The Big Night Out

I’m sure we have all been there. You are sitting in the pub, having a nice quiet drink, someone makes a suggestion and the next thing you know you are 100 miles from home trying to buy a pizza from a kebab shop at half past three in the morning. Peer pressure is a wonderful thing.

Sunset in Lincolnshire. Big skies and big fields.

Richard had long ago decided that it would be a good idea to ride a 24hr time-trial and I’m foolish enough to go a long with his ideas. However, he had never ridden longer than 12hrs before and has never ridden through the night. With about six weeks to go it was decided that he should really get some practice at these things and so I was again volunteered to get involved.

The ‘plan’ was a bit vague, just a rough idea of a start time and an even rougher idea of a route. Five us met at the market place in Sleaford and set off at exactly seven and a bit minutes past eight. Only two us, Richard and myself, were intending to complete the whole thing, the others would come with us for about an hour before turning around and heading home. George, Henry and Max decided that as they were only doing a short ride they would quite like to complete it at about 20mph and so immediately took off into the distance.

We just about managed to keep up with them until we split. They headed for home, a hot drink and a warm bed, while Richard and I turned up the lights and headed off into the night.

A lovely photograph of the Lincolnshire Fens at night

It looks as though some of the night-time photography hasn't come out as intended. However, it does you a very good idea of the amount we could see!

We headed passed RAF Coningsby, home of the Typhoons and also The Battle of Britain Memorial Flight with their Spitfires, Hurricanes and the only flying Lancaster in the country. We didn’t see any of these as it was dark. This lead us towards the first brief stop at Richard’s sister’s house, about 40 miles in. We eventually silenced the dogs, had a quick drink and then hit the road again. We didn’t see the non-flying Lancaster at East Kirkby, also due to the dark. The ride would become a bit of an impromptu tour of the county's airfields, not that we could see many of them in the dark.

East Kirkby runway at night

We continued east passed the old RAF bombing range at Wainfleet until we ran out of land at Skegness, where we turned and headed north up the coast road, leaving the bright lights and the funfairs behind and on into the darkness.

A lot of the roads we followed were unfamiliar to me. I kept recognising various places along the route, and no doubt would have recognised more had I been able to see them, but I don’t know exactly how we strung them all together.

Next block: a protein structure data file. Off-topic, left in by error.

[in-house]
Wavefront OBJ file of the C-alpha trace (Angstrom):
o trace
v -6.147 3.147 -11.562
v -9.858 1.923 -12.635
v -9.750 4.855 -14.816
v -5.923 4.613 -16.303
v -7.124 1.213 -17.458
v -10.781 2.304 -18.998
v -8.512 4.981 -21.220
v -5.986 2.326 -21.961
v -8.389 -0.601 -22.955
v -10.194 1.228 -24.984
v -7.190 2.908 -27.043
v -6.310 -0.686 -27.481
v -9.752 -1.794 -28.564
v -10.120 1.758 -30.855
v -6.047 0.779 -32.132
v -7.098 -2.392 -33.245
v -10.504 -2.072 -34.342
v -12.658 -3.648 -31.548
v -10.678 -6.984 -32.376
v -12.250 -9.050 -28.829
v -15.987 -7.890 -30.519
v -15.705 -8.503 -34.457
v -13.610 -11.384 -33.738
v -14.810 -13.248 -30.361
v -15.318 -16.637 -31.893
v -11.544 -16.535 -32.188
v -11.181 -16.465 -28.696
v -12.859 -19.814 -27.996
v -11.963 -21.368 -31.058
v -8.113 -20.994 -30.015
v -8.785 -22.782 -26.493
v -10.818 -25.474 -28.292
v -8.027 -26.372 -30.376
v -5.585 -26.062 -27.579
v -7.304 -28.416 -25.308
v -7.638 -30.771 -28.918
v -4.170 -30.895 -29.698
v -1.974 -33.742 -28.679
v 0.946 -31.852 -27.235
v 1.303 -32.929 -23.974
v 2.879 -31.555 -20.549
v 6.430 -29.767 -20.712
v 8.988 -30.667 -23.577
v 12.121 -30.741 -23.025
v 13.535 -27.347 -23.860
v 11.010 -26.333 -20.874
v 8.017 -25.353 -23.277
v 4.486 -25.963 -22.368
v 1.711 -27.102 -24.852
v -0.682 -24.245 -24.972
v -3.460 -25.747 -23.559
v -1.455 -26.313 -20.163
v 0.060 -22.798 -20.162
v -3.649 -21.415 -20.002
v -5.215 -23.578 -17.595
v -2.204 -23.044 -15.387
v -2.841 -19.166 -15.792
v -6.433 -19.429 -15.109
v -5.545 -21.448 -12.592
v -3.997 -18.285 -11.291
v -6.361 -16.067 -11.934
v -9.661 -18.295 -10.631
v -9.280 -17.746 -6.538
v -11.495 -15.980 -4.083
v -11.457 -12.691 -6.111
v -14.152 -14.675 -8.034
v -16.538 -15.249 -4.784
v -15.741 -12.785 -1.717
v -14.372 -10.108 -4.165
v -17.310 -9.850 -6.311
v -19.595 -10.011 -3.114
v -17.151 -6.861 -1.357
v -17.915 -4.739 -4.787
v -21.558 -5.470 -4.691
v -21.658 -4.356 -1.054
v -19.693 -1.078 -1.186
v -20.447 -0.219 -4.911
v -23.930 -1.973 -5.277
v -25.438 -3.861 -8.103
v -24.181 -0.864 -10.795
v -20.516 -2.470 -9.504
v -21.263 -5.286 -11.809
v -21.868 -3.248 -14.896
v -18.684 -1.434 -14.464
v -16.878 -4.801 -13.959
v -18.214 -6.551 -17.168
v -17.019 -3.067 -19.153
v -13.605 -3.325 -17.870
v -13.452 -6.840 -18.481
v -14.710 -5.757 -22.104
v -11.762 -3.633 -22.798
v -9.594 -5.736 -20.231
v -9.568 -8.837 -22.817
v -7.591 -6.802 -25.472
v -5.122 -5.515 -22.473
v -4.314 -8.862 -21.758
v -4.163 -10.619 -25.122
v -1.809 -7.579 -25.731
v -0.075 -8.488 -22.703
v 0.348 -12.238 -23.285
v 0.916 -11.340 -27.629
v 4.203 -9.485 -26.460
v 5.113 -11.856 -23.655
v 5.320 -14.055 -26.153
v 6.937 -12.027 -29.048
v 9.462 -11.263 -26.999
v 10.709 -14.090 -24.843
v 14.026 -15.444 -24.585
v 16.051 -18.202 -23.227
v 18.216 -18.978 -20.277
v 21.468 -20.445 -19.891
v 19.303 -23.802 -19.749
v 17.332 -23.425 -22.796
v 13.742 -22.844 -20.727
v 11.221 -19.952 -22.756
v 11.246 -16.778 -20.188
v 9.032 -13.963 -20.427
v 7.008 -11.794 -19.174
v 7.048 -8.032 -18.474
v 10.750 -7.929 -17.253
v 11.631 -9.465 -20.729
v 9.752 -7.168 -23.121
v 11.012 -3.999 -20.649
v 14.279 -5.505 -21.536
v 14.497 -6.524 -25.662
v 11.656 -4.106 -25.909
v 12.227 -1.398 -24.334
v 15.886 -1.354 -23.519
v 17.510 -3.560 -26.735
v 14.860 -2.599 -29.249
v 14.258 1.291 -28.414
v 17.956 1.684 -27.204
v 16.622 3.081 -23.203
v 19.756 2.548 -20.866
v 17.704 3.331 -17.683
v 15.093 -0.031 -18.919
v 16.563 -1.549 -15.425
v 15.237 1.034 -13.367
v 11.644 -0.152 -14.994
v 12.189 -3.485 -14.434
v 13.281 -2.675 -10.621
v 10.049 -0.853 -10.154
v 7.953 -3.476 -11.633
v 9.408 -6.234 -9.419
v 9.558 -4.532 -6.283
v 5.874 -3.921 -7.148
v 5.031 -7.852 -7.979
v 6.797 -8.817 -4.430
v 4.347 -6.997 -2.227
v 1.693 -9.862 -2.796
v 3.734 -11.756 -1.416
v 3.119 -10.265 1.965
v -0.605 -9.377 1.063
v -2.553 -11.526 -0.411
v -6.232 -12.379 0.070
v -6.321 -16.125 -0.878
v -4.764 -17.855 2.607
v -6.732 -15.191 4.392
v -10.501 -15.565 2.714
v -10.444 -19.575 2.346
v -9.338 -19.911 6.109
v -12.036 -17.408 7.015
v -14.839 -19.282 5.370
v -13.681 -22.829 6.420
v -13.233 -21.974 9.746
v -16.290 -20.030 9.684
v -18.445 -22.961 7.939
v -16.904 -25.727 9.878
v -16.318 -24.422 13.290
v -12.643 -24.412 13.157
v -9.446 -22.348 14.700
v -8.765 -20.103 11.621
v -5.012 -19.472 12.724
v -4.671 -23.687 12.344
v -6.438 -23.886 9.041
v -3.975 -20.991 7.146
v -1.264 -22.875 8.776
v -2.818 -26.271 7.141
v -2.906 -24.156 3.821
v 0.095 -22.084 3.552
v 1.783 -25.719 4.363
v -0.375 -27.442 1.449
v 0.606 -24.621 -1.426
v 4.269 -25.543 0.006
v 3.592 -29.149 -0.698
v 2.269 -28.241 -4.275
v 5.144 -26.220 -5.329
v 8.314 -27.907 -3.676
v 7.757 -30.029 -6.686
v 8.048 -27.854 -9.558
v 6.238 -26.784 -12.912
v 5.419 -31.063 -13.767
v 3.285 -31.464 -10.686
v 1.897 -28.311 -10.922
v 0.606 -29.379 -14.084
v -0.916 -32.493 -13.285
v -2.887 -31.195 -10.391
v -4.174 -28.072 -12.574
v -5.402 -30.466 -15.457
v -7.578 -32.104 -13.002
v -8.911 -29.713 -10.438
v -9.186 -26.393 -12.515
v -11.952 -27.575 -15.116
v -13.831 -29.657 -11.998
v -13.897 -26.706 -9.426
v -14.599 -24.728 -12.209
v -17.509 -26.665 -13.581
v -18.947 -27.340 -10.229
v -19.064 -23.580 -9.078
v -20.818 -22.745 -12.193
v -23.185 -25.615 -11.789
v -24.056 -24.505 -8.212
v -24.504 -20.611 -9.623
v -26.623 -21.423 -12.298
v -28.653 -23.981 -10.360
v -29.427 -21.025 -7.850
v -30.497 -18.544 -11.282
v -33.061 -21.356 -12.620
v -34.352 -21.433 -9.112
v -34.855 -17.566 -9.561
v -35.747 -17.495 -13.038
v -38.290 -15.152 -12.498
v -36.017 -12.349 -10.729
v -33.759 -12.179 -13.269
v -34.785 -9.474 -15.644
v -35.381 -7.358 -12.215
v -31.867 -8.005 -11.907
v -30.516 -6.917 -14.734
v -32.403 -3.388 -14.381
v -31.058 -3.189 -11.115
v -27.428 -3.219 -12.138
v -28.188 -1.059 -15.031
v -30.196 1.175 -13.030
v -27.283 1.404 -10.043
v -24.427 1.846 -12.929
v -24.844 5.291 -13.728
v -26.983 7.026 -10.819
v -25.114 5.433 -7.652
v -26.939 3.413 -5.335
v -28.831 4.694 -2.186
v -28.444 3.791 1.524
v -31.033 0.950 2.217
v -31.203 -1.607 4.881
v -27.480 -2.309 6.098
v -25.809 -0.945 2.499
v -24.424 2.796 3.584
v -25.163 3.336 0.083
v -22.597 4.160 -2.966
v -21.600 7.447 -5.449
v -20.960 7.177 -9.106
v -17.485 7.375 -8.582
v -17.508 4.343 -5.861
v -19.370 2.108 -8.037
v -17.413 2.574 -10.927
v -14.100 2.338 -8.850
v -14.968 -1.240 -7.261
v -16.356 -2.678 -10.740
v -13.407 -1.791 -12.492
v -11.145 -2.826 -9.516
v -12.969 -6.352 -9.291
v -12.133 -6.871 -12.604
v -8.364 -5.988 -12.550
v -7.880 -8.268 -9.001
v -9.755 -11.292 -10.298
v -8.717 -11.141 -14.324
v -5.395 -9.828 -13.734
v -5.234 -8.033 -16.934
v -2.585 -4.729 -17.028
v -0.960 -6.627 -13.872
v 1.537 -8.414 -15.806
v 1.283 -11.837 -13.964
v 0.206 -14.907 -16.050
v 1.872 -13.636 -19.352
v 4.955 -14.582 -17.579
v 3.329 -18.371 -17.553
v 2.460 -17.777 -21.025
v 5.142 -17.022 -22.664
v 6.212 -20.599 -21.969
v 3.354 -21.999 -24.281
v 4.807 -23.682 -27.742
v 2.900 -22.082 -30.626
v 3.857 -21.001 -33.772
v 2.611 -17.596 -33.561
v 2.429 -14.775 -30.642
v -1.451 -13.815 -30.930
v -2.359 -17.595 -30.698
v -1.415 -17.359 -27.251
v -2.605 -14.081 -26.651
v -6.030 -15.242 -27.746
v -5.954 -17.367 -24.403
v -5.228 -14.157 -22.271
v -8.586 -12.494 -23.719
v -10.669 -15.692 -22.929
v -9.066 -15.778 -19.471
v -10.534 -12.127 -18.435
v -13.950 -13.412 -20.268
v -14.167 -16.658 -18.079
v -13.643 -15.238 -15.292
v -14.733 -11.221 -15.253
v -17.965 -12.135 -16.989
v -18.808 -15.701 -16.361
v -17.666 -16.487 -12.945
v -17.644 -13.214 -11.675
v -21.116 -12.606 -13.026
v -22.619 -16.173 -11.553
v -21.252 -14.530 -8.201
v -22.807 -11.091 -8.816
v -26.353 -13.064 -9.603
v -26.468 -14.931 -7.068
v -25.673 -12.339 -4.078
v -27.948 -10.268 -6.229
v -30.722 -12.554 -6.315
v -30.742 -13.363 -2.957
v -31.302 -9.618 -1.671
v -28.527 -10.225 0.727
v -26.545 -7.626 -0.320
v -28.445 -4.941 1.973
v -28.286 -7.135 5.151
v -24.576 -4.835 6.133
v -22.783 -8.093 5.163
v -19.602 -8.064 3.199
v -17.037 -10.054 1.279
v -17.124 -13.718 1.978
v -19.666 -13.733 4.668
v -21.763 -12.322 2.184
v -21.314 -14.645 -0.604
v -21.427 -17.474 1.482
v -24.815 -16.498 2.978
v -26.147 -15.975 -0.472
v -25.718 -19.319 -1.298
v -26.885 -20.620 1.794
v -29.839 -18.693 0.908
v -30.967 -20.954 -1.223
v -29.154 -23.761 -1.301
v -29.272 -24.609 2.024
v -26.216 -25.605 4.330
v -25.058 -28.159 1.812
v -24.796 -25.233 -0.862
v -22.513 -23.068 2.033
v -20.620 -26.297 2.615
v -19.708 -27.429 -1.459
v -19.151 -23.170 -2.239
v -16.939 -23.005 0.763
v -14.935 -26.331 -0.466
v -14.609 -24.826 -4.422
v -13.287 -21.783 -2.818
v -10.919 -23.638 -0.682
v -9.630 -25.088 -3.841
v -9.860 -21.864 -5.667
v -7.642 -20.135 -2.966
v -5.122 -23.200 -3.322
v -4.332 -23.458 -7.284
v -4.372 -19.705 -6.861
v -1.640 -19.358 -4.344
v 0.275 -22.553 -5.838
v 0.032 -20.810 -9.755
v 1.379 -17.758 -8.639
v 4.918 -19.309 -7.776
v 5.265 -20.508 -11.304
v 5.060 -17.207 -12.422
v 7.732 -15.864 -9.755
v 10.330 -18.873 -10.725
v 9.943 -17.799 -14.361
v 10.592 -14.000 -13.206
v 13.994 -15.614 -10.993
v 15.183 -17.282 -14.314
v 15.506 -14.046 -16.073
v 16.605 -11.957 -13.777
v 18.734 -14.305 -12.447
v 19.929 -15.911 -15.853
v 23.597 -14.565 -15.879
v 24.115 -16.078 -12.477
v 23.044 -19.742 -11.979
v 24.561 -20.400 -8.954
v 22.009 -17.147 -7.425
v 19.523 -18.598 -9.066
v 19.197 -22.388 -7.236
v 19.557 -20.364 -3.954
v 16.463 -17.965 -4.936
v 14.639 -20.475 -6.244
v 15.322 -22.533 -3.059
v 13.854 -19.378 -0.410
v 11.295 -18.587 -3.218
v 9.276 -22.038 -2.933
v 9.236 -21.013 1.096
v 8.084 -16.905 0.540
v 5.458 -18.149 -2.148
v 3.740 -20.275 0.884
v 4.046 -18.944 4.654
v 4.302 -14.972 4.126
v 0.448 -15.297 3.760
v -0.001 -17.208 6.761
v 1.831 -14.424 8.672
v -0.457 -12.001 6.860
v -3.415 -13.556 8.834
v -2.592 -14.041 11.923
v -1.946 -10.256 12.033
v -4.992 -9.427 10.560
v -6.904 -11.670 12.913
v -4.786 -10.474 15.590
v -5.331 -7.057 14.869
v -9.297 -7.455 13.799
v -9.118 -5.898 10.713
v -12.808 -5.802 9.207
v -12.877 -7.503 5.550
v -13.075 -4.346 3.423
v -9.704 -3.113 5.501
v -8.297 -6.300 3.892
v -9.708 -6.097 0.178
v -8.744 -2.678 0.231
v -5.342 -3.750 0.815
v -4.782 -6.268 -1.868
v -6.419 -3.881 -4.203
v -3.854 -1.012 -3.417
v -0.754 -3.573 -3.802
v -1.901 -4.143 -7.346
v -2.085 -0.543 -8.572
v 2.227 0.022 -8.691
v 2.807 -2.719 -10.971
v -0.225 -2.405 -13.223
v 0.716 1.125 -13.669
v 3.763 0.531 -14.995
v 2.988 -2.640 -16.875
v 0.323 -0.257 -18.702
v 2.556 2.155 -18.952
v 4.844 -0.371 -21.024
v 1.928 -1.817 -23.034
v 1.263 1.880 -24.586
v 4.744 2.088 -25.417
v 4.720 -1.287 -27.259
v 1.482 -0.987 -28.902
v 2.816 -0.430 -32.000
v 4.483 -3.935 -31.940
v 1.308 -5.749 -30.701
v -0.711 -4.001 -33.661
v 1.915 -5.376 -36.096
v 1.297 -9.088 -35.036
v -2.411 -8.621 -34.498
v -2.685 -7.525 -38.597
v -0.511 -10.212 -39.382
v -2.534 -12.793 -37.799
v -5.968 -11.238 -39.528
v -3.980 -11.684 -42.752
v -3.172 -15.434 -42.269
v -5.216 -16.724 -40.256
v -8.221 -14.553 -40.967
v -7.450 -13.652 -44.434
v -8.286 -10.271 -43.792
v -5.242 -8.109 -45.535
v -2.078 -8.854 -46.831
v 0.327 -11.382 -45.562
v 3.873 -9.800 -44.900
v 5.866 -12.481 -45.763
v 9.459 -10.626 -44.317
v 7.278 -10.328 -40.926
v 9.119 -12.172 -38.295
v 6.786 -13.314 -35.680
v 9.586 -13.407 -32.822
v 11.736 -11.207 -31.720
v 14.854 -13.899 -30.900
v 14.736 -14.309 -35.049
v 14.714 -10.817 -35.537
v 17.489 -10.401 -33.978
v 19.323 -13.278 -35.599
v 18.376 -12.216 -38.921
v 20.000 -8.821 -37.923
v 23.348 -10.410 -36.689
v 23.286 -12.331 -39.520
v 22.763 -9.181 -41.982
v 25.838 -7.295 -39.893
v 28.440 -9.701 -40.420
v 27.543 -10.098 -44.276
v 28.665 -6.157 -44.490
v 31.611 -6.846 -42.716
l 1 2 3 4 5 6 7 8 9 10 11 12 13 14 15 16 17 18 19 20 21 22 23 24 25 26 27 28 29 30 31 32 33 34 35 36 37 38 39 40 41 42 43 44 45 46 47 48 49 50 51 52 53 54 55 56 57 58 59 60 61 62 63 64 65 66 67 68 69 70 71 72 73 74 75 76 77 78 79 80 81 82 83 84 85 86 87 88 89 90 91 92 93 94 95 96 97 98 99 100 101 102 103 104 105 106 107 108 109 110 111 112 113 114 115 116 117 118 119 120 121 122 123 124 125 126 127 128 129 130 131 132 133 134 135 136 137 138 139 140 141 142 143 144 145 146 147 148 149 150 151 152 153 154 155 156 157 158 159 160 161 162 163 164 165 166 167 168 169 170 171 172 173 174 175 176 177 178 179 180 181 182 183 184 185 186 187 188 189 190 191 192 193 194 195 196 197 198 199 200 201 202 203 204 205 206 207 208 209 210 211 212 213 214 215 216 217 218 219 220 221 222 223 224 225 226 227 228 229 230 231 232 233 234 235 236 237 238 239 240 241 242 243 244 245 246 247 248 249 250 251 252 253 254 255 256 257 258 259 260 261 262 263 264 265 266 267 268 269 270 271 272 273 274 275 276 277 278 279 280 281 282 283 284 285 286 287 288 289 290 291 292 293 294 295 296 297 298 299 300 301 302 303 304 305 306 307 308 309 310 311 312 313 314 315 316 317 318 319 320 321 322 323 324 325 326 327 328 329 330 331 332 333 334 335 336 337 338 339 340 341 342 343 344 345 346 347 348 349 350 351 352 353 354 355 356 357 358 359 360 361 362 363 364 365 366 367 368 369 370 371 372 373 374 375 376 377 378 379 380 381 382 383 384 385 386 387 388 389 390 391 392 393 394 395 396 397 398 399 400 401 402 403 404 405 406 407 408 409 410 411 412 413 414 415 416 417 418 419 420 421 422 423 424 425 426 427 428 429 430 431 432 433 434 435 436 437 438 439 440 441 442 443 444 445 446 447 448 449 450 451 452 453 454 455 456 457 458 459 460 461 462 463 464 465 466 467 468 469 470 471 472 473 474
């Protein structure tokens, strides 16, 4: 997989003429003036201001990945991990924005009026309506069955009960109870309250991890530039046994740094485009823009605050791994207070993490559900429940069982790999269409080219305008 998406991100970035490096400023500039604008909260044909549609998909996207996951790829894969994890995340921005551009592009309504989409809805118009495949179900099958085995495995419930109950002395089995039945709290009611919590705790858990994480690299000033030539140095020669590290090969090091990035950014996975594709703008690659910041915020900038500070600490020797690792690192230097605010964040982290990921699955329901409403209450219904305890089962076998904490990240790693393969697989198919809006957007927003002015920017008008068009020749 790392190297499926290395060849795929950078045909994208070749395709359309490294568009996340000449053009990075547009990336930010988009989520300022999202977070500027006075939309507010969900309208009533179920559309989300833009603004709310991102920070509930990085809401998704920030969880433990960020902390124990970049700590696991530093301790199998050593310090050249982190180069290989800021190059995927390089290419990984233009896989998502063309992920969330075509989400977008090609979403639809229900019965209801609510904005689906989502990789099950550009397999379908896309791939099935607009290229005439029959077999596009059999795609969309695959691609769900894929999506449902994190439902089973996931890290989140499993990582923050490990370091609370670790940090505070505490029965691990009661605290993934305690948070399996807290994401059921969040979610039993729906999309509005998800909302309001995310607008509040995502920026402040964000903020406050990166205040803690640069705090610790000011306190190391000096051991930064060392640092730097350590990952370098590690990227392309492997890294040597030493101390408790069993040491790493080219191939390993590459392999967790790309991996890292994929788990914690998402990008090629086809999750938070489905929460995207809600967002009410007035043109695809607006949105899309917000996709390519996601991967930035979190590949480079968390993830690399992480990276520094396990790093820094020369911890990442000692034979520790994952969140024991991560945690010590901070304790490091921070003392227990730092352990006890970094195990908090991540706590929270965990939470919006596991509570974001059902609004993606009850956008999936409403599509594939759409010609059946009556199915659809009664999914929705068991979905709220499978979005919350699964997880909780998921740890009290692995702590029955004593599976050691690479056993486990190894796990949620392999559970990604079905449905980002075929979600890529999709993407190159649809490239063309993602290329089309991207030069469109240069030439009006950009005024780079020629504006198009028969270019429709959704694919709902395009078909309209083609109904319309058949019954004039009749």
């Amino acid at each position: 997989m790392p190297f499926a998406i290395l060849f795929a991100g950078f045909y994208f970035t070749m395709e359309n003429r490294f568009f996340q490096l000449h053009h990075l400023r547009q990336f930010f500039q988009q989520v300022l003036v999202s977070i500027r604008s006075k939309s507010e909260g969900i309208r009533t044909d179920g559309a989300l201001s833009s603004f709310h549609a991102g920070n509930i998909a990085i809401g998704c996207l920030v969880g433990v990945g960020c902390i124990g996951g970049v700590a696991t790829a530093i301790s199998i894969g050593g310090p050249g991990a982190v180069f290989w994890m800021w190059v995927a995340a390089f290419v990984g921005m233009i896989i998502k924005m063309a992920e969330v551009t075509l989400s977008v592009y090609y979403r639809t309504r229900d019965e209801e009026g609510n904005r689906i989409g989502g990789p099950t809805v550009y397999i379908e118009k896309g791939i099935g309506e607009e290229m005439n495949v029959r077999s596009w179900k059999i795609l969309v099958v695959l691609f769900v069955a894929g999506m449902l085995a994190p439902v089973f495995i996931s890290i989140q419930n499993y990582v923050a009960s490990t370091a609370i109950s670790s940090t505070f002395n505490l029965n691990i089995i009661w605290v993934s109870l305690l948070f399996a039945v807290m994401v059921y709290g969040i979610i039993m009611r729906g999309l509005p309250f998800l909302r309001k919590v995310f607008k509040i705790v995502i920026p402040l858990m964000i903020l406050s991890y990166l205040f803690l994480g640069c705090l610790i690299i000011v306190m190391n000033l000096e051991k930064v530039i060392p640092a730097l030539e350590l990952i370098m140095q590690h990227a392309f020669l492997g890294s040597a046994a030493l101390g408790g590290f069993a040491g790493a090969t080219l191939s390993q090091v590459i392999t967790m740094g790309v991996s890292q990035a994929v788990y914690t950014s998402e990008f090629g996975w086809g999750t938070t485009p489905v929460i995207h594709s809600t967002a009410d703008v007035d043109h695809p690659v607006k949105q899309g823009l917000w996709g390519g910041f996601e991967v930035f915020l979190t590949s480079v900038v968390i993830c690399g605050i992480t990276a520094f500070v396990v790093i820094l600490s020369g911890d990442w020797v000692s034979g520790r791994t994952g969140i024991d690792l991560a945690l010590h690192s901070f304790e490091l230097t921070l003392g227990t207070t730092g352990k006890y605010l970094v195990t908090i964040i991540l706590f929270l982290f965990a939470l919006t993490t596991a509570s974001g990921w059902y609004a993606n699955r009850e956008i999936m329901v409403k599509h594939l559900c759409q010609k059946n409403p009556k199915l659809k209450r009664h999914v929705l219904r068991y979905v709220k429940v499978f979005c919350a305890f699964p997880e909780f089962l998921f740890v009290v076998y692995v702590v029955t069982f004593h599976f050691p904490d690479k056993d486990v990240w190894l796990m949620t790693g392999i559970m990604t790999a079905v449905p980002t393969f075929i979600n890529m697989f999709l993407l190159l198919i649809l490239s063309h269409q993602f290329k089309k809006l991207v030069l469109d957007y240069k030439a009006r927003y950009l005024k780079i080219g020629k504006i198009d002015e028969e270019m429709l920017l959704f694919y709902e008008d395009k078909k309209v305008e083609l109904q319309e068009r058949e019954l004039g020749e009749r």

A badger on the road to Cleethorpes in the dark 

We made good progress up the little country lanes, dodging foxes and badgers as we went. We arrived at Cleethorpes just after 3am and decided that as we were getting a bit peckish after 107 miles we would head into the town and attempt to find some food, now dodging taxis and local drunks.

We eventually spotted a kebab shop on the High Street which was still open. Richard remained outside with the bikes while I went inside to order pizzas. Pizzas of course take a while to cook and two blokes in rather flattering tight lycra and bright helmets attract a bit of attention from the revellers. They were all friendly enough, although slightly confused by what we were doing. I get the feeling that they would have been equally confused had they been sober, they just couldn’t understand why someone would attempt to ride through the night when they could be drinking beer and dancing instead. It is indeed a good question, and one which I asked myself several times during the night. Richard seemed to be attracting just as much attention outside.

We took our pizzas over to the park to find a bench to sit and eat them. The hot food was very welcome, although it was a relatively mild night it was still a bit chilly, so we took the opportunity of a break to put our hats on under our helmets. We were entertained by another local drunk attempting to relieve himself in the bushes. He eventually got the hang of standing up without having to hold onto anything, which freed up both hands for undoing his trousers. This took him a great deal of time and effort but he did get there in the end. The reverse process was not nearly as successful. He had been standing unaided for quite a while by this stage and had clearly been for too long, he had to again find something to hold onto. This meant that he only had one hand available to do his trousers up again, something for which he was sadly lacking in coordination. He fumbled for the duration of the pizza before giving up and walking away, one hand steadying himself on the wall, the other holding up his trousers.

Looking out to sea, north of Cleethorpes, in the dark

Leaving Cleethorpes behind we continued north towards the bright lights of Grimsby and then to the even brighter lights of Immingham. When I say bright lights, I’m not referring to the Casinos and seafront bars, more the fact that the refinery is very well lit. It actually looked rather pretty.